Have we discussed Richard Sherman’s rant to the point of nausea yet? No? Well let’s continue the conversation then. After having slept on this topic two consecutive nights (without losing sleep) I’m convinced there’s a perfectly good reason I did not lose sleep over Richard Sherman’s interview or the way he carried himself. Nor do I find fascinating his Communications degree from Stanford the week before Super Bowl XLVIII. I’m neither interested nor disinterested in his apology, his arrogance, or his Compton roots. I would have preferred some actual insight to the play he made during Erin Andrew’s interview, but it doesn’t bother me that he took the route he did. I’m actually not surprised by his remarks. In fact, Richard Sherman gave football fans exactly what we wanted. Good football.
I was a bit surprised by the social backlash toward Sherman because I didn’t realize America’s expectations of him were so high. He’s been a loud talking attention seeker his whole career which seemed to be exemplified this season due to the team’s success. He has never shied away from a camera, a debate or an opportunity to say what was on his mind. And there is nothing wrong with that. It’s part of being in the NFL spotlight.
So why are we still talking about this rant?
A long time ago a mentor taught me the fundamentals of conversation, as well as what motivates people to talk. There are several factors of course that drive people to talk about a brand, product or service. If we consider what made the entire country talk about Richard Sherman, it could potentially be reduced to his relevance and his authenticity.
First, Richard Sherman and the Seattle Seahawks just won the NFC Championship Game and a trip to the Super Bowl. And everyone in America was watching! I would say that game and the play he made were very relevant to NFL fans everywhere; especially in populous cities like New York, Denver, San Francisco and Seattle. Millions of people were emotionally invested in the outcome of that game, and apparently, no one more emotionally charged than Sherman himself. Now consider what we know about brands, services, products and people. If the topic is relevant, people (fans) will talk. And if influential people (fans) are talking, the word is spreading. Then trending. Then viral.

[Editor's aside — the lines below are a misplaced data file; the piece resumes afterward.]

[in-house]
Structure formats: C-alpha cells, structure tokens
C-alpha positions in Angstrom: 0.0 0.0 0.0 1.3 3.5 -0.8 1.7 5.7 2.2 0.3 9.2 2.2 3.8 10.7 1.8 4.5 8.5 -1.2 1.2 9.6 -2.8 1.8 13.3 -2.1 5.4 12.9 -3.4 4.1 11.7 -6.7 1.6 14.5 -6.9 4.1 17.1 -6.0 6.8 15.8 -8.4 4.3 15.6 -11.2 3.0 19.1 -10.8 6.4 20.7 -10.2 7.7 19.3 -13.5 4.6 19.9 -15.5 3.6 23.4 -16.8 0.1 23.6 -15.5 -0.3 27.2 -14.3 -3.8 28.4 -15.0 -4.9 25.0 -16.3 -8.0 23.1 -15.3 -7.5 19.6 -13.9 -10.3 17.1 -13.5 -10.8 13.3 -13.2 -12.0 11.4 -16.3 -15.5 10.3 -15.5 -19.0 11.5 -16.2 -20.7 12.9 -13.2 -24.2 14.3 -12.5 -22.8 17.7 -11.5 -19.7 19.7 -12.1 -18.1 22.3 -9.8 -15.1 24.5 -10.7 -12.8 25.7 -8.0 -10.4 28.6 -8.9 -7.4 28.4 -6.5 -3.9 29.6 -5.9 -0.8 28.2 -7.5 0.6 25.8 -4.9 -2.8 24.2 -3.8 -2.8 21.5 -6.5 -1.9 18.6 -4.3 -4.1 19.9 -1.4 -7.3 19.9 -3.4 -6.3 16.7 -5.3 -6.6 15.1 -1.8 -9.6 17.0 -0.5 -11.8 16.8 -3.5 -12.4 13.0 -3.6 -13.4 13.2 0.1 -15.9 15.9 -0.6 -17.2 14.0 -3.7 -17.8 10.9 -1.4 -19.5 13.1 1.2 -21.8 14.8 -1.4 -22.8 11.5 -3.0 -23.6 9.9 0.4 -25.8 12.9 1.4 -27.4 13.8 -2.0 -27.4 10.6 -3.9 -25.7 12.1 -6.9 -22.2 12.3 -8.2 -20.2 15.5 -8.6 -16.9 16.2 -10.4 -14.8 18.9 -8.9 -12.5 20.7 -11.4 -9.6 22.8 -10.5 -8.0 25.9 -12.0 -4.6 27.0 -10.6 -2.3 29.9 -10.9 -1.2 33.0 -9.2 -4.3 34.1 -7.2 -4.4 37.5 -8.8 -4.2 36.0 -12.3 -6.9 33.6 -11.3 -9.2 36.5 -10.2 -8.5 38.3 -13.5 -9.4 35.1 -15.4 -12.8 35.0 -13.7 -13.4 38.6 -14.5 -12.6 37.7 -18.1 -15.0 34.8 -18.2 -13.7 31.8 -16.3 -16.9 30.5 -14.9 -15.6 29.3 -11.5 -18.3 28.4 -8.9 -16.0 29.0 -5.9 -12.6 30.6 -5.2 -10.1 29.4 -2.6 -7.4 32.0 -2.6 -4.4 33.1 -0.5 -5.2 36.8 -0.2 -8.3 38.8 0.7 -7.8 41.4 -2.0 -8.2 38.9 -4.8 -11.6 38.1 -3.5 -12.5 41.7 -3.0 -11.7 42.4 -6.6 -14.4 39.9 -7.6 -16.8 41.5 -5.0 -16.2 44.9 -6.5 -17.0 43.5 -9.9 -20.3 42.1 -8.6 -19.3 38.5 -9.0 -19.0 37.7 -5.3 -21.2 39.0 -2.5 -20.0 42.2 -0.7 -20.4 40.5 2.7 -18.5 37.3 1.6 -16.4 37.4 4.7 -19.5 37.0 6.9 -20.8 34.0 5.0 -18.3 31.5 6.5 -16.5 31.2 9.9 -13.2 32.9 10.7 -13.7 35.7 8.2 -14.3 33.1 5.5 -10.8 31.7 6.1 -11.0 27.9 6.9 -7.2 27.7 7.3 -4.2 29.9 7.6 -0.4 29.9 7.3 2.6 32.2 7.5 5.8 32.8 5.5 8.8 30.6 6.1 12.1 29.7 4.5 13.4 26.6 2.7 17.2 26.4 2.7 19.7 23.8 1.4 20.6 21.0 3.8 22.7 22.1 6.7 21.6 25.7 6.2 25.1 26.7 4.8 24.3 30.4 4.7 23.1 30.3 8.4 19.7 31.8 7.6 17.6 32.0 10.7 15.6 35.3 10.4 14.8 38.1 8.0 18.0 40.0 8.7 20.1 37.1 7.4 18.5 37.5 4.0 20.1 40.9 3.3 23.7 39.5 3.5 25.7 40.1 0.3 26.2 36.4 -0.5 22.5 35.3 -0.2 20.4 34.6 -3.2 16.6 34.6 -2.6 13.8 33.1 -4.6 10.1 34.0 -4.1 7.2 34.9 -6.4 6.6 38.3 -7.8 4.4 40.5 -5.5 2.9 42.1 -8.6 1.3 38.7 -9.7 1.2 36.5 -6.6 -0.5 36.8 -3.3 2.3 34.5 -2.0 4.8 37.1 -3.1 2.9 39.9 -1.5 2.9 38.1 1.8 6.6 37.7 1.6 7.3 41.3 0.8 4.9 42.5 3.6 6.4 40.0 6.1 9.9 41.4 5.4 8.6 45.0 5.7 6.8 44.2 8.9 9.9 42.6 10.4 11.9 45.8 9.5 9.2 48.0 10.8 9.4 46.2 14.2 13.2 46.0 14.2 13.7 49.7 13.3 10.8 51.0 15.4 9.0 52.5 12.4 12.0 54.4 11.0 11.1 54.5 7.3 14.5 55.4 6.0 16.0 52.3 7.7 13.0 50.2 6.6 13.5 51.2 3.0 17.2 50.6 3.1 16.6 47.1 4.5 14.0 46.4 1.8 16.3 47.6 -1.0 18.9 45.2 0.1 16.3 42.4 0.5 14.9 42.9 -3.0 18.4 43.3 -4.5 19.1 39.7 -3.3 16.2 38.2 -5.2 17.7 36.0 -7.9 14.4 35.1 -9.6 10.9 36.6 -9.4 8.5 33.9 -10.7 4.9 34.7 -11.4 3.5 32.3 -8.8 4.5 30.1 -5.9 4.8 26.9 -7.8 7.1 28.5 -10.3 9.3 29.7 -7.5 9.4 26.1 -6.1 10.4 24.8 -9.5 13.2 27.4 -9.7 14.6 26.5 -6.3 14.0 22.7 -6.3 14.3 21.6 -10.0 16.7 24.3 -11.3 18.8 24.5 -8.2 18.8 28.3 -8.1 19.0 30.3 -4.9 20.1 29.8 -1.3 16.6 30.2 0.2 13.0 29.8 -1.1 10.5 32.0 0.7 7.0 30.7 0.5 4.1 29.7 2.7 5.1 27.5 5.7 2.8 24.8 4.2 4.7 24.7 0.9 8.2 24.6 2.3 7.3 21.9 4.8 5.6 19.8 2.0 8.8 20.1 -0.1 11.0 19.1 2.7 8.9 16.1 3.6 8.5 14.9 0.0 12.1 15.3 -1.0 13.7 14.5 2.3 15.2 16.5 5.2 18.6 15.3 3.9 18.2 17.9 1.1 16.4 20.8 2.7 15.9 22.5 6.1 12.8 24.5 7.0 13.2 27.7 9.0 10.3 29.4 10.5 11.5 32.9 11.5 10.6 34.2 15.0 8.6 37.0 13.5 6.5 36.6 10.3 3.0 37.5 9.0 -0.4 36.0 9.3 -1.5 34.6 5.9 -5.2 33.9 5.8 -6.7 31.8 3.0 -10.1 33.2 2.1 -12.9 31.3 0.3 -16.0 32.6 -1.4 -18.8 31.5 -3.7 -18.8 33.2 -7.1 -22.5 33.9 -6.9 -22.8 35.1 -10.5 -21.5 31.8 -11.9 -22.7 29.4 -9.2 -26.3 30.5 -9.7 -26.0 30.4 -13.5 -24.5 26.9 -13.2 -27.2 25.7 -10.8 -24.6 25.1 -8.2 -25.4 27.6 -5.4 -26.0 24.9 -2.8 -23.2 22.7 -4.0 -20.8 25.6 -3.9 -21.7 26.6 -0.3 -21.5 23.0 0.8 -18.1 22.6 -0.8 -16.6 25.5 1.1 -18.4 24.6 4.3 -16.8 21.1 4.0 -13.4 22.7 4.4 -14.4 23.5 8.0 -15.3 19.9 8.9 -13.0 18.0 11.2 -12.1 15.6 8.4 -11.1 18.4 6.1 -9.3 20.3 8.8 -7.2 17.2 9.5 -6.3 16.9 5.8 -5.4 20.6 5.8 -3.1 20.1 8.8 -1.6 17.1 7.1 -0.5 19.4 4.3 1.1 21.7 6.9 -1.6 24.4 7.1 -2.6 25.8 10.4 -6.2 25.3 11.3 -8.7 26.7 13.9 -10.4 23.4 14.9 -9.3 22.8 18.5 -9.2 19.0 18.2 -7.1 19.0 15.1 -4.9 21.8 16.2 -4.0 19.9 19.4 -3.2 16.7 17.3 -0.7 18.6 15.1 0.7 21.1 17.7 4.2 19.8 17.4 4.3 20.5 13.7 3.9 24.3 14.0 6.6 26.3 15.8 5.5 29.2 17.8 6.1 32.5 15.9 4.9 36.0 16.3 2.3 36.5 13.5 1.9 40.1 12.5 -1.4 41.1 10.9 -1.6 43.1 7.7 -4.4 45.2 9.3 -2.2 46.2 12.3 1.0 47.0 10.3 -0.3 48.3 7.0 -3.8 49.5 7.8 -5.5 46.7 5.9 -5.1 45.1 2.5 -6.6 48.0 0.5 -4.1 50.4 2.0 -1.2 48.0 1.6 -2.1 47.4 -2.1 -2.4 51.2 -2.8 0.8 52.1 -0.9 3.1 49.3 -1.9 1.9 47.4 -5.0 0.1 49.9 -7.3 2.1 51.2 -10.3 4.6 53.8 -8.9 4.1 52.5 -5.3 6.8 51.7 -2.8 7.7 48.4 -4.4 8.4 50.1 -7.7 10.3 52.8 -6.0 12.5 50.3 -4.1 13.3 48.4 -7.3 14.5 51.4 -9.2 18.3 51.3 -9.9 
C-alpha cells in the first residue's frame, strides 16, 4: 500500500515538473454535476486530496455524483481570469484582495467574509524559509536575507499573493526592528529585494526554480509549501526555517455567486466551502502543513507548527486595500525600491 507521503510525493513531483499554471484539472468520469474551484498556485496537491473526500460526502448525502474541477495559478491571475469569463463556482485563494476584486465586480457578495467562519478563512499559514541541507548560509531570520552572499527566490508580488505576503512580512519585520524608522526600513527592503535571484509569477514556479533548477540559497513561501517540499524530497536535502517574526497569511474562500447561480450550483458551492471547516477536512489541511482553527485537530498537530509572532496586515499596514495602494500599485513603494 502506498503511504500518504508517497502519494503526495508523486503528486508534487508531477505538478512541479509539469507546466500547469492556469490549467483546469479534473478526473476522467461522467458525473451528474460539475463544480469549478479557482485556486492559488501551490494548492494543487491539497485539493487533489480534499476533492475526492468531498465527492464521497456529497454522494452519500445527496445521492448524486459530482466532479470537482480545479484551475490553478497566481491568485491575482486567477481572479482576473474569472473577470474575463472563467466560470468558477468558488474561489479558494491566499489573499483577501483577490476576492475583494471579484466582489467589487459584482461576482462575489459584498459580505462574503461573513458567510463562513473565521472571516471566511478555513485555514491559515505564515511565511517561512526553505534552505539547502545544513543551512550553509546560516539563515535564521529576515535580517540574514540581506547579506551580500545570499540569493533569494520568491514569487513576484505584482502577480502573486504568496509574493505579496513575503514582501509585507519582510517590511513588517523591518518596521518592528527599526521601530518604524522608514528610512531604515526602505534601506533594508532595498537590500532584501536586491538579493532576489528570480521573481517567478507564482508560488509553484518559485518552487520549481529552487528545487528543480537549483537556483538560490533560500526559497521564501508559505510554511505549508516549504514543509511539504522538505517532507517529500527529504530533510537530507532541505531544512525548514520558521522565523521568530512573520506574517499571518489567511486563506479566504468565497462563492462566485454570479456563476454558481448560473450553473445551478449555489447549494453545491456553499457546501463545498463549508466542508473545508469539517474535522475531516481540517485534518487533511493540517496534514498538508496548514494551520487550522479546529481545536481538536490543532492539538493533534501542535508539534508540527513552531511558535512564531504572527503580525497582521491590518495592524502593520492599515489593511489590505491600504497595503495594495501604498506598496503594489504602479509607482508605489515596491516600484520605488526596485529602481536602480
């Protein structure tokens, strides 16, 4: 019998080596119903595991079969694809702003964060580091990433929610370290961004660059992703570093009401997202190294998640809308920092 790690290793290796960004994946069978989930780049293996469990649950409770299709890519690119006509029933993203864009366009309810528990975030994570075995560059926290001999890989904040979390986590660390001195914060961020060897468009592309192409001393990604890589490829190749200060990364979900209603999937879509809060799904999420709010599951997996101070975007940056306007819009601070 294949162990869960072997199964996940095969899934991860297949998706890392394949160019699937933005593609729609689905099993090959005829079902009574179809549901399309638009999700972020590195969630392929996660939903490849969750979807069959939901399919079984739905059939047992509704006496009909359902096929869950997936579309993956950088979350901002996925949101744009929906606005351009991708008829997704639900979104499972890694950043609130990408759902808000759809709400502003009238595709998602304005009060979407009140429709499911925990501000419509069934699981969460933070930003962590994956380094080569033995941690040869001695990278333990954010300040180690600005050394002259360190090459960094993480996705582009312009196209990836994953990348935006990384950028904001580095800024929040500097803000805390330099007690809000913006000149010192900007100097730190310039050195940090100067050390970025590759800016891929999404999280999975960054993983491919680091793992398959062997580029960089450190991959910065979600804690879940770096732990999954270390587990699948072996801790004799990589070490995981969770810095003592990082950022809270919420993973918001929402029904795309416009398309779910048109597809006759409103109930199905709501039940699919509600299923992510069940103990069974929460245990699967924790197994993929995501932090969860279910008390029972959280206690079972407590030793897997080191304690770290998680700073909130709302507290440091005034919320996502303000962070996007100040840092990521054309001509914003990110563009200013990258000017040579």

Secondly, Richard Sherman is authentic. His style, his story, his mouth, his education, his hair, his ability to lockdown wide receivers and even his post-game interviews. That is pure Richard Sherman. His own personal brand if you will. He can say what he wants about those actions not accurately depicting who he really is off the field, and that may be true and fine. If you watched his interview though, you saw raw emotion. Spit flying, shit talking, testosterone raging, Compton roots, I’m going to the Super Bowl after just making the play of the game!
Sherman showed authenticity, his true colors in that particular moment. He has a side to him that no one else on either team could have showed; because they are naturally and definitely nurtured differently, than Richard Sherman. That was an authentic persona of playing defensive back in the NFL.
At the end of the day Richard Sherman may in fact be a good guy. But will NFL fans ever really care what kind of guy he is?